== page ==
However, that restriction on the freedom to provide services can be justified by overriding reasons in the public interest, such as the fight against money laundering and terrorist financing. Therefore, the national court must determine whether the legislation at issue is appropriate for attaining that aim, in particular, whether it allows Spain to supervise and suspend suspicious financial transactions concluded by credit institutions offering their services in the national territory and, if appropriate, to pursue and punish those responsible. In that regard, the Court points out that such legislation enables Spain to supervise all financial transactions carried out by credit institutions in its territory, whatever the manner in which those institutions have chosen to provide their services, which appears to be suitable so as to attain, effectively and coherently, the aim pursued.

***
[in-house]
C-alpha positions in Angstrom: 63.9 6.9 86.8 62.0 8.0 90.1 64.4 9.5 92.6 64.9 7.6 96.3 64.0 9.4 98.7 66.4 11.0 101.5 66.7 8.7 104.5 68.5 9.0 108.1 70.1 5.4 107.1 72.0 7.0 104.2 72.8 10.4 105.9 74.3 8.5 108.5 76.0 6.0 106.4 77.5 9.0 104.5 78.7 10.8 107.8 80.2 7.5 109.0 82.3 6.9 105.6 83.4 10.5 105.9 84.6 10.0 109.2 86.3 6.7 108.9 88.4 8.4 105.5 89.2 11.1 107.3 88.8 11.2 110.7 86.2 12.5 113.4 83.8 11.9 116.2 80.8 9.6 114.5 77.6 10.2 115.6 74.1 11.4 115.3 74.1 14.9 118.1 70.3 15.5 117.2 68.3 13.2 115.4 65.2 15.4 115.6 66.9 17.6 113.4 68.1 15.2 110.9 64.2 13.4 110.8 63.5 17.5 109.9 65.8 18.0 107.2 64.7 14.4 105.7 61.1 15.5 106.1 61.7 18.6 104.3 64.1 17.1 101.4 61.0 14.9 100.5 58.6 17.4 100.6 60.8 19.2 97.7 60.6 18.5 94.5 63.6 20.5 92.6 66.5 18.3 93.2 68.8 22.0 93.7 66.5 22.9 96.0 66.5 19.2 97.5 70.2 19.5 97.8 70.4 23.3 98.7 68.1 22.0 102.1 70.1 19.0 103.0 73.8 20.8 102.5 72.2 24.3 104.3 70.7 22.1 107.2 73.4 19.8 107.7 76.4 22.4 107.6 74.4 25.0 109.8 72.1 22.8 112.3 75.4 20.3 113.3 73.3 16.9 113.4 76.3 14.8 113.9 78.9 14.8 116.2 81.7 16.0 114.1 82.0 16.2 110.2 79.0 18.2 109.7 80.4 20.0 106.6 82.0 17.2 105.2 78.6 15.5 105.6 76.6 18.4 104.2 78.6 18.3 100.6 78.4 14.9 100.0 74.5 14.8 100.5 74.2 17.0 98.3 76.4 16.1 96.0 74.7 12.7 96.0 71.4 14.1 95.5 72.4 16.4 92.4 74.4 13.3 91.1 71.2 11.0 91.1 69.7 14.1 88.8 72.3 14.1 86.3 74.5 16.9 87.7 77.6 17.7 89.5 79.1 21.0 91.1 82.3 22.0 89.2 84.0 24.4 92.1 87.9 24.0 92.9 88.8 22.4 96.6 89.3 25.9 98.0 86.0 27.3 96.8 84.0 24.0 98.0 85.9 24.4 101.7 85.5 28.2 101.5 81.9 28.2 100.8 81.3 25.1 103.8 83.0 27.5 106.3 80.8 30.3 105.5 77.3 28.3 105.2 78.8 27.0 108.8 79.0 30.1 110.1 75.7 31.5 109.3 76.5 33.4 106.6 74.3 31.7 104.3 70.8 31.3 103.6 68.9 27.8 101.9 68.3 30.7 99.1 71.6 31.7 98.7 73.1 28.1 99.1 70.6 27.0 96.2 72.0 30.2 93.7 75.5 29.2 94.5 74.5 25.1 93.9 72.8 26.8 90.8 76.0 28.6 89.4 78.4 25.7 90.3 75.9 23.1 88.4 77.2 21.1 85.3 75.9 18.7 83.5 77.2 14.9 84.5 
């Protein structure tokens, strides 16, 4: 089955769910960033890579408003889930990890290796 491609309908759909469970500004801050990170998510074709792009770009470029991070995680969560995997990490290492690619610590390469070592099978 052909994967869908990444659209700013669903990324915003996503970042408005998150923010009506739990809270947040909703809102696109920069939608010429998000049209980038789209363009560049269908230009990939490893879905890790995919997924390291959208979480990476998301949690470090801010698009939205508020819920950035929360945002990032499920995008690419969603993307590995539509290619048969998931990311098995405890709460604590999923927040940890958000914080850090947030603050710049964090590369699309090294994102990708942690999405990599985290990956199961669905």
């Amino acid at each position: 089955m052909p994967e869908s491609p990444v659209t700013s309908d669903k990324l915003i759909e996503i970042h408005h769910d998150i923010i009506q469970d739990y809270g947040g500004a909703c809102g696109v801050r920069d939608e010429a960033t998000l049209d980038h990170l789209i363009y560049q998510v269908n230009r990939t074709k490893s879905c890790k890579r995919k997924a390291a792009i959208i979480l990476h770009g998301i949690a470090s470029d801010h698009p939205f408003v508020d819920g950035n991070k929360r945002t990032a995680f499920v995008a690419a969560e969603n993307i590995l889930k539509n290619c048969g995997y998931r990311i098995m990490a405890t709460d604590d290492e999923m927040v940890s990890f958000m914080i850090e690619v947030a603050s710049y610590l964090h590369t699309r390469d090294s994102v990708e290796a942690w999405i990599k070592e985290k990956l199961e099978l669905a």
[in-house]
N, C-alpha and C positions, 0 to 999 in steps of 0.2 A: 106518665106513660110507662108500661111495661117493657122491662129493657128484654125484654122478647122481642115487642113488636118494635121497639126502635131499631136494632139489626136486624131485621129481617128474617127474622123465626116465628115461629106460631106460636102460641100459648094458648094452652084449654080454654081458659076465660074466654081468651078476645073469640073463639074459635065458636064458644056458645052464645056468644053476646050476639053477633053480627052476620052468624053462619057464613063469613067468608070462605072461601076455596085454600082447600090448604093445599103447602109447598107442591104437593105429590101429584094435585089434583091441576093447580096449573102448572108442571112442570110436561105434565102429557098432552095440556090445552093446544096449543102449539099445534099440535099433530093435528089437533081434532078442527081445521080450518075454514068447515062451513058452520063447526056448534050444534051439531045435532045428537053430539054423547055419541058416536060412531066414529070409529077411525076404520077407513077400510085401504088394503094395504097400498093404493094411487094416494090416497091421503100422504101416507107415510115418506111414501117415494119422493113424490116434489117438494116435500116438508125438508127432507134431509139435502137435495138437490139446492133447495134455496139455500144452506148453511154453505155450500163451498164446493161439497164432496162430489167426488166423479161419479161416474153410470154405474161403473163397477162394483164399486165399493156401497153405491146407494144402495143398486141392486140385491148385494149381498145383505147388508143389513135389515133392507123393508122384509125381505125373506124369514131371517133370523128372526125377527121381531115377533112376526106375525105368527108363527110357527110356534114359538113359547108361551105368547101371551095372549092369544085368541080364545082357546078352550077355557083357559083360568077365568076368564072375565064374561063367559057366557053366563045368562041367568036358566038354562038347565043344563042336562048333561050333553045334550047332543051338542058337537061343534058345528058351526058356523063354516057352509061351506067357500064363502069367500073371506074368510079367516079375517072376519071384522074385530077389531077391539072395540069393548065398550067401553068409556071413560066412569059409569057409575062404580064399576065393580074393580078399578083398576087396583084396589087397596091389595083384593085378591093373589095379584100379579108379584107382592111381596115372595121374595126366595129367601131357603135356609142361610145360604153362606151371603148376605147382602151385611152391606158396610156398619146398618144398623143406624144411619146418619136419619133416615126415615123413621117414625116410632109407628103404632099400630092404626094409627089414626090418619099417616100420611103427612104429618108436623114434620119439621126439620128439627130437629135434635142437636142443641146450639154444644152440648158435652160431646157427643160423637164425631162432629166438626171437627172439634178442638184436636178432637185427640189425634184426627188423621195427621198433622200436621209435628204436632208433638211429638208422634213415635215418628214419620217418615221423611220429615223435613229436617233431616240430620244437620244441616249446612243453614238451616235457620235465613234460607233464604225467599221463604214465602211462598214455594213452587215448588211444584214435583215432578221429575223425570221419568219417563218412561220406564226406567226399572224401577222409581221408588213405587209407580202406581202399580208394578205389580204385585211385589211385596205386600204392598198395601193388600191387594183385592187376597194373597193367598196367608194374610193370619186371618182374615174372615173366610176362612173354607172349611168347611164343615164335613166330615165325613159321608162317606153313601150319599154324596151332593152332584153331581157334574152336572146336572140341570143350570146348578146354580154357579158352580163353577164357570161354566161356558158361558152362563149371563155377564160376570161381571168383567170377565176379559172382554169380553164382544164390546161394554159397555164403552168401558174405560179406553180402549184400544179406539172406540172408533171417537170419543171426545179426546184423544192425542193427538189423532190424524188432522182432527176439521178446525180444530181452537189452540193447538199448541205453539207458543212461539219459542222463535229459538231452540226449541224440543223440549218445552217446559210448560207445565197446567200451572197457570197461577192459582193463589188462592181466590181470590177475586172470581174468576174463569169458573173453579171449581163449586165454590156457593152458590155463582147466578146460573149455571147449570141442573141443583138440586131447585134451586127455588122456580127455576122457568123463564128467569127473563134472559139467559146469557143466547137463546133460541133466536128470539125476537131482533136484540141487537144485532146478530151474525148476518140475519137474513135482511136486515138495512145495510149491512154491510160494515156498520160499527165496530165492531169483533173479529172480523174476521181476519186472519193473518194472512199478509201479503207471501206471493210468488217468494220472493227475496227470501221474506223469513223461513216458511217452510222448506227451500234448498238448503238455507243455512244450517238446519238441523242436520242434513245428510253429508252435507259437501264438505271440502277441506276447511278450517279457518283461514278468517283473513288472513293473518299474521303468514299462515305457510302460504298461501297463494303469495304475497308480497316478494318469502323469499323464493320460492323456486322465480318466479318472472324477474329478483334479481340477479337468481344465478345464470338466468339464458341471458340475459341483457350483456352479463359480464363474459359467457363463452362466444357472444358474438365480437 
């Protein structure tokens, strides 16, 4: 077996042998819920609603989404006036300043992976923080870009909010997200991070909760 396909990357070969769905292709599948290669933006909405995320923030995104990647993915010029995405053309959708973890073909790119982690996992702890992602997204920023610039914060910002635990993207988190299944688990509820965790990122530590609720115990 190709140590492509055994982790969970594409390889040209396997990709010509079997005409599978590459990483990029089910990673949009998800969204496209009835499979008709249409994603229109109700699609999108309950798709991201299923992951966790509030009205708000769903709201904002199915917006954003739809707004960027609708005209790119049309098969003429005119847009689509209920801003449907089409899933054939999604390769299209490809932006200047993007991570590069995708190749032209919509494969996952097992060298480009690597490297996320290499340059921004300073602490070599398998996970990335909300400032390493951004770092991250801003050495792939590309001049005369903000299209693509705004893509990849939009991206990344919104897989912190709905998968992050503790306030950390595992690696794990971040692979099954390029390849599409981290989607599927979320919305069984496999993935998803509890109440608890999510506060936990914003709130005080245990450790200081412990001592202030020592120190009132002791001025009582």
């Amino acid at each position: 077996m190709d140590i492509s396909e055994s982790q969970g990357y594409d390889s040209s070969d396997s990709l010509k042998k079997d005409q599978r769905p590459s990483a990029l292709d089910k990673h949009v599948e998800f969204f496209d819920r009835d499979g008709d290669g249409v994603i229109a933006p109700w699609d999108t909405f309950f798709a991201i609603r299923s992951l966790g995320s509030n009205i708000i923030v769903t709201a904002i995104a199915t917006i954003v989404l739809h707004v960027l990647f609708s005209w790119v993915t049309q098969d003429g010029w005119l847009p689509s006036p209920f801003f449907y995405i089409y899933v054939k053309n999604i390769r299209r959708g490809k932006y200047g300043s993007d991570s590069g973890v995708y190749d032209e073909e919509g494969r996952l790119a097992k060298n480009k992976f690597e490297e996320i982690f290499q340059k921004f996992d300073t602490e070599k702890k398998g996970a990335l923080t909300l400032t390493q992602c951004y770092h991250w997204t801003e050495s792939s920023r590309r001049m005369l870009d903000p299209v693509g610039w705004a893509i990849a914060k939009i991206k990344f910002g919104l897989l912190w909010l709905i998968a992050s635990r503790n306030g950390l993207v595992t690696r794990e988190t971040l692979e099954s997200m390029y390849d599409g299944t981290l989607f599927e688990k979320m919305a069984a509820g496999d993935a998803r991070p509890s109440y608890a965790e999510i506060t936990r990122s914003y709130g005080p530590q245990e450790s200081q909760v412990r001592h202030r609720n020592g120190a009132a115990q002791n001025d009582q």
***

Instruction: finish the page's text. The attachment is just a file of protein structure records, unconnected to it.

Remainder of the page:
The national court must then determine whether that legislation is applied in a non-discriminatory manner and whether it is proportionate, that is to say, suitable for securing the attainment of the aim pursued without going beyond what is necessary in order to attain it. Therefore, the legislation would be disproportionate where the cooperation mechanism established between the FIUs of the different Member States already allowed the Spanish FIU to obtain the required information through the FIU of the Member State where the credit institution is situated. In that regard, the Court notes that that mechanism for cooperation between FIUs suffers from certain deficiencies. In particular, there are important exceptions to the requirement for the requested FIU to forward the information requested to the applicant FIU. In effect, an FIU may refuse to divulge information which could hinder a judicial inquiry carried out in the Member State, either where such divulgence would have consequences which are clearly disproportionate in the light of the legitimate interests of a person or the Member State concerned, or where such would result in an infringement of the fundamental principles of national law3. Moreover, when combatting money laundering, the authorities must act as quickly as possible, but no provision is made for a time-limit for information to be forwarded, nor for sanctions in case of unjustified refusal on the part of the requested FIU to forward the requested information. Furthermore, recourse to that mechanism of cooperation raises specific difficulties with regard to activities carried out under the freedom to provide services. Therefore, where there is no effective mechanism, at the time of the facts, ensuring full and complete cooperation between the FIUs and allowing money laundering and terrorist financing to be combatted just as effectively, that legislation is proportionate.